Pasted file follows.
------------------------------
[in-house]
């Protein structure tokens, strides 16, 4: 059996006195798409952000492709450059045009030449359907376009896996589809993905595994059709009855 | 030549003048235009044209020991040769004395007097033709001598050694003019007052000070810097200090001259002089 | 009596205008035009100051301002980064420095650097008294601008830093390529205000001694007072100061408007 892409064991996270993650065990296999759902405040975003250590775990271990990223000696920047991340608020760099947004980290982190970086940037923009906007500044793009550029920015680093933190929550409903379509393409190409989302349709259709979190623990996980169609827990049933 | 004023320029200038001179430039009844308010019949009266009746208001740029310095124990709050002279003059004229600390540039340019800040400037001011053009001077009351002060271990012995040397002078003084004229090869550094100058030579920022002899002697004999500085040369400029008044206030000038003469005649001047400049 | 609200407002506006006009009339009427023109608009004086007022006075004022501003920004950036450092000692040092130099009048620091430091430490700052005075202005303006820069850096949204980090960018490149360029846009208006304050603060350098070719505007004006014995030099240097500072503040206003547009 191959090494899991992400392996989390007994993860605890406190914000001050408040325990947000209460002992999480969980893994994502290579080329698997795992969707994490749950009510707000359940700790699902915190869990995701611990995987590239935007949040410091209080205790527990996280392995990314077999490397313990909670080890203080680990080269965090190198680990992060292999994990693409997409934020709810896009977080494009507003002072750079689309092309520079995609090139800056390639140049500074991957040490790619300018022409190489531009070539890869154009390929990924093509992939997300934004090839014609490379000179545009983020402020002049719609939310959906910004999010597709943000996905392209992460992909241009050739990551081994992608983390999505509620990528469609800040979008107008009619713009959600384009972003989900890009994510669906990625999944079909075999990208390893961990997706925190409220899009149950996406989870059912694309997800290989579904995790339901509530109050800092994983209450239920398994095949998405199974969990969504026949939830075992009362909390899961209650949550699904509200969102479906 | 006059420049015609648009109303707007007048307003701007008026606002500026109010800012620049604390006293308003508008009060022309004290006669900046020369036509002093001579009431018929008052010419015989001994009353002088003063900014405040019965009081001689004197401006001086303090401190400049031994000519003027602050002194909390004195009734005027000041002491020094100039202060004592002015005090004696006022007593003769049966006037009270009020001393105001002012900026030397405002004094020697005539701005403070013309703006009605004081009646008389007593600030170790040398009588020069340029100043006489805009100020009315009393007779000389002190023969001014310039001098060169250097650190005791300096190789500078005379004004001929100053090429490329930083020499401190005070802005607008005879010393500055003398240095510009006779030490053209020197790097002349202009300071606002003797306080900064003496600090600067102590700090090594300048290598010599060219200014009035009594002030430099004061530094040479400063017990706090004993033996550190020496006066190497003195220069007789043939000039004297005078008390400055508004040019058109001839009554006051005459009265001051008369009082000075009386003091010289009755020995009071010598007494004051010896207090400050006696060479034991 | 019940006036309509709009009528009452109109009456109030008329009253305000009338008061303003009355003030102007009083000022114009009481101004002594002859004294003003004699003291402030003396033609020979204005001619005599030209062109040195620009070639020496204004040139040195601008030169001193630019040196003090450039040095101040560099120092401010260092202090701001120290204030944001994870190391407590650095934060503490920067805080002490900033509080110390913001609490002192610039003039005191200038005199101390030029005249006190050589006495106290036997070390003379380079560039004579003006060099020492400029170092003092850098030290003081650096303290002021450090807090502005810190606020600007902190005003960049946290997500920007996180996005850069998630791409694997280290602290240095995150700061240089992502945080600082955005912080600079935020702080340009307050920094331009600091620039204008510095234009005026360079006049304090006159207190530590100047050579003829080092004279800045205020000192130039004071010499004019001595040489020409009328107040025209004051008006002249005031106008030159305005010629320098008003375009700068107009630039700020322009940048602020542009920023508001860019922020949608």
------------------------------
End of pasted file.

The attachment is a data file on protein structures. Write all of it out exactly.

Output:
[in-house]
């Protein structure tokens, strides 16, 4: 059996006195798409952000492709450059045009030449359907376009896996589809993905595994059709009855 | 030549003048235009044209020991040769004395007097033709001598050694003019007052000070810097200090001259002089 | 009596205008035009100051301002980064420095650097008294601008830093390529205000001694007072100061408007 892409064991996270993650065990296999759902405040975003250590775990271990990223000696920047991340608020760099947004980290982190970086940037923009906007500044793009550029920015680093933190929550409903379509393409190409989302349709259709979190623990996980169609827990049933 | 004023320029200038001179430039009844308010019949009266009746208001740029310095124990709050002279003059004229600390540039340019800040400037001011053009001077009351002060271990012995040397002078003084004229090869550094100058030579920022002899002697004999500085040369400029008044206030000038003469005649001047400049 | 609200407002506006006009009339009427023109608009004086007022006075004022501003920004950036450092000692040092130099009048620091430091430490700052005075202005303006820069850096949204980090960018490149360029846009208006304050603060350098070719505007004006014995030099240097500072503040206003547009 191959090494899991992400392996989390007994993860605890406190914000001050408040325990947000209460002992999480969980893994994502290579080329698997795992969707994490749950009510707000359940700790699902915190869990995701611990995987590239935007949040410091209080205790527990996280392995990314077999490397313990909670080890203080680990080269965090190198680990992060292999994990693409997409934020709810896009977080494009507003002072750079689309092309520079995609090139800056390639140049500074991957040490790619300018022409190489531009070539890869154009390929990924093509992939997300934004090839014609490379000179545009983020402020002049719609939310959906910004999010597709943000996905392209992460992909241009050739990551081994992608983390999505509620990528469609800040979008107008009619713009959600384009972003989900890009994510669906990625999944079909075999990208390893961990997706925190409220899009149950996406989870059912694309997800290989579904995790339901509530109050800092994983209450239920398994095949998405199974969990969504026949939830075992009362909390899961209650949550699904509200969102479906 | 006059420049015609648009109303707007007048307003701007008026606002500026109010800012620049604390006293308003508008009060022309004290006669900046020369036509002093001579009431018929008052010419015989001994009353002088003063900014405040019965009081001689004197401006001086303090401190400049031994000519003027602050002194909390004195009734005027000041002491020094100039202060004592002015005090004696006022007593003769049966006037009270009020001393105001002012900026030397405002004094020697005539701005403070013309703006009605004081009646008389007593600030170790040398009588020069340029100043006489805009100020009315009393007779000389002190023969001014310039001098060169250097650190005791300096190789500078005379004004001929100053090429490329930083020499401190005070802005607008005879010393500055003398240095510009006779030490053209020197790097002349202009300071606002003797306080900064003496600090600067102590700090090594300048290598010599060219200014009035009594002030430099004061530094040479400063017990706090004993033996550190020496006066190497003195220069007789043939000039004297005078008390400055508004040019058109001839009554006051005459009265001051008369009082000075009386003091010289009755020995009071010598007494004051010896207090400050006696060479034991 | 019940006036309509709009009528009452109109009456109030008329009253305000009338008061303003009355003030102007009083000022114009009481101004002594002859004294003003004699003291402030003396033609020979204005001619005599030209062109040195620009070639020496204004040139040195601008030169001193630019040196003090450039040095101040560099120092401010260092202090701001120290204030944001994870190391407590650095934060503490920067805080002490900033509080110390913001609490002192610039003039005191200038005199101390030029005249006190050589006495106290036997070390003379380079560039004579003006060099020492400029170092003092850098030290003081650096303290002021450090807090502005810190606020600007902190005003960049946290997500920007996180996005850069998630791409694997280290602290240095995150700061240089992502945080600082955005912080600079935020702080340009307050920094331009600091620039204008510095234009005026360079006049304090006159207190530590100047050579003829080092004279800045205020000192130039004071010499004019001595040489020409009328107040025209004051008006002249005031106008030159305005010629320098008003375009700068107009630039700020322009940048602020542009920023508001860019922020949608």